— The Crossing • Winston Churchill

... do at home—lazy good-for-nothing that you are!" Chester thought of the drudgery that had been his portion all his life. He resented being called lazy when he was willing enough to work, but he made one more appeal. ...
— Lucy Maud Montgomery Short Stories, 1902 to 1903 • Lucy Maud Montgomery

... before that I consider I have received many more blessings than I deserve. It is not any personal grief which at present troubles me,—it is something beyond myself. It is a sense of wrong,—an appeal for truth,—a cry from those who are lost in the world,—the lost whom the ...
— The Master-Christian • Marie Corelli

... 1,300,000. The territory of Baden is of great length, but narrow; its population is now increased to 940,000. The Germans are, in general, extremely anxious for the re-establishment of the ancient system; as, notwithstanding its defects, it afforded them an appeal from the tyranny of their numerous sovereigns to the Diet and the Emperor, besides that it united the Germans as one people. On the dissolution of the old system, the several princes of the "Confederation of the Rhine" became ...
— A tour through some parts of France, Switzerland, Savoy, Germany and Belgium • Richard Boyle Bernard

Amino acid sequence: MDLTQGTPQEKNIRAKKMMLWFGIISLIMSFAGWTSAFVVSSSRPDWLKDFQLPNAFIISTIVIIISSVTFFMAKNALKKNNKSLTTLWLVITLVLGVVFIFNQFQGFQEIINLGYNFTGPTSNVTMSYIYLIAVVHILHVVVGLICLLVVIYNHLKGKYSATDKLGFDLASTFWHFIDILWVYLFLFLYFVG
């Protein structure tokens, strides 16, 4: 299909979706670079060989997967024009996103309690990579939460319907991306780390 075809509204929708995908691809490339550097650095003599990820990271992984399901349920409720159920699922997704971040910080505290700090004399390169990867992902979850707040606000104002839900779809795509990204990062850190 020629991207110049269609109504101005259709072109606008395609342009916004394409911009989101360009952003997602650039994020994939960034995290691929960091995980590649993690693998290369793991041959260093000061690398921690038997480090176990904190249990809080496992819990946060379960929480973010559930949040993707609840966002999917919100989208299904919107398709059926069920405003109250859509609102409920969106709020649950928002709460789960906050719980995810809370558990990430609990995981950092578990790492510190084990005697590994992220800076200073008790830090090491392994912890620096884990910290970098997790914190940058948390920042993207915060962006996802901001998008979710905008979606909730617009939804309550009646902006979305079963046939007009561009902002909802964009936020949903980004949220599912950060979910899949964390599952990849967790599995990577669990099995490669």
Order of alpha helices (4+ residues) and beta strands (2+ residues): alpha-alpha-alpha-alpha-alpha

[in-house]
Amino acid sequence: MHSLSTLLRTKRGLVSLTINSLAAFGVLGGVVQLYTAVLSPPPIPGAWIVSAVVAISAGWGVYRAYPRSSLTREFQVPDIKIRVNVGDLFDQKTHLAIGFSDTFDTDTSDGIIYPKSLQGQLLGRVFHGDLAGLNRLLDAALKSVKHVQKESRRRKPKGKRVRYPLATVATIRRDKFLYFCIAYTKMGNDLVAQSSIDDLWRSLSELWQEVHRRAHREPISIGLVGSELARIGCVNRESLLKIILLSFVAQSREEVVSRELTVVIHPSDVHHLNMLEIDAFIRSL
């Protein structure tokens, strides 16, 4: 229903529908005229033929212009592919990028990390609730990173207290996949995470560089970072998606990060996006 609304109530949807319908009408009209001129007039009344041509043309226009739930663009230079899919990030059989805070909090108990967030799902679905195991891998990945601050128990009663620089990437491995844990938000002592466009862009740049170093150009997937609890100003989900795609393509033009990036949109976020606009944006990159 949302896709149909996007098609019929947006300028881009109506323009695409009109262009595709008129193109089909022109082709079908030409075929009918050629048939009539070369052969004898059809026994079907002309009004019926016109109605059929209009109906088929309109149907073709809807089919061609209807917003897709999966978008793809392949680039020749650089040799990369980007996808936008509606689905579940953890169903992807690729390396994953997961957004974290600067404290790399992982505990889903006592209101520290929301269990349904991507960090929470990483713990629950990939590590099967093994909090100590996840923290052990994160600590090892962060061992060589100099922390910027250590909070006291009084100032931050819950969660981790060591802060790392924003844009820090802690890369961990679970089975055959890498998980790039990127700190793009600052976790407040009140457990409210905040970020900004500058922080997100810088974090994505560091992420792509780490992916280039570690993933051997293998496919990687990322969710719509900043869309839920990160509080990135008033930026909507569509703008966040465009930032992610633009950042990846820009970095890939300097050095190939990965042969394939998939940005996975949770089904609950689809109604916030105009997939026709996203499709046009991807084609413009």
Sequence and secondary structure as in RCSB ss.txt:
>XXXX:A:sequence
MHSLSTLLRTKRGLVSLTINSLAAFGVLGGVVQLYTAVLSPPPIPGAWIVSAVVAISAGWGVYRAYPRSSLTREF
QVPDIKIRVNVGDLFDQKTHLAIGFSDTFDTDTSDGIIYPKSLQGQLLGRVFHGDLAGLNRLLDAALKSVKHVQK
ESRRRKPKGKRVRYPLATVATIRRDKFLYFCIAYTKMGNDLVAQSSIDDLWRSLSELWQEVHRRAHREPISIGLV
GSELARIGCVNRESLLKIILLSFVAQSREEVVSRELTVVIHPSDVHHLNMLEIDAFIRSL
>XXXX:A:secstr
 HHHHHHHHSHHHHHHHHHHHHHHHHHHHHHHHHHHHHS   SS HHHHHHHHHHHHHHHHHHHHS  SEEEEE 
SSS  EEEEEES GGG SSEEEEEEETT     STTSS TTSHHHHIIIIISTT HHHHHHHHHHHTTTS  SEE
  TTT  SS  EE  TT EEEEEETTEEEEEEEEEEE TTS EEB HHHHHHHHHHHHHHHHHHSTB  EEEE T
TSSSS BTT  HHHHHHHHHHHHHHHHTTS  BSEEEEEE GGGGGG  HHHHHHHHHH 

... the appeal nor the magnificence of the orator's attitude, as he pointed to the insignia of the Sacred Founder, could prevail over the stubborn resolution of Astier-Rehu. Standing firm and upright before the little table in the middle of the room, ...
— The Immortal - Or, One Of The "Forty." (L'immortel) - 1877 • Alphonse Daudet

... science, and wisdom, and philosophy of Europe, have been exceeding active in this matter; and they proved to their own perfect satisfaction, which is the same thing as disposing of the question without appeal, that man and beast, plant and tree, hill and dale, lake and pond, sun, air, fire and water, are all wanting in some of the perfectness of the older regions. I respect a patriotic sentiment, and can carry the ...
— The Wept of Wish-Ton-Wish • James Fenimore Cooper

... the first point, of varieties existing among natural species, I might appeal to the universal experience of every naturalist, and of any person who has ever turned any attention at all to the characteristics of plants and animals in a state of nature; but I may as well take a few definite cases, and I will ...
— Darwiniana • Thomas Henry Huxley

... Rose clouds of dust, while one to other call'd To seize the ships and drag them to the main. They clear'd the channels, and with shouts of "home" That rose to Heav'n, they knock'd the shores away. Then had the Greeks in shameful flight withdrawn, Had Juno not to Pallas thus appeal'd: "Oh Heav'n! brave child of aegis-bearing Jove, Shall thus the Greeks, in ignominious flight, O'er the wide sea their homeward course pursue, And as a trophy to the sons of Troy The Argive Helen leave, on whose account, Far from their home, so many valiant Greeks Have cast ...
— The Iliad • Homer

... coils, and thine eyes sparkle, freighted with mystic meanings, which none are able to interpret! Then thy grandam calls in vain, 'George, George!' and weeps, for thou heedest her not, and she fears thou dost not love her! Friends and relations then appeal to thee in vain, for thou seemest not to hear or know them! Thy father is silent and looks sad; tears fill his anxious eyes, falling coldly ...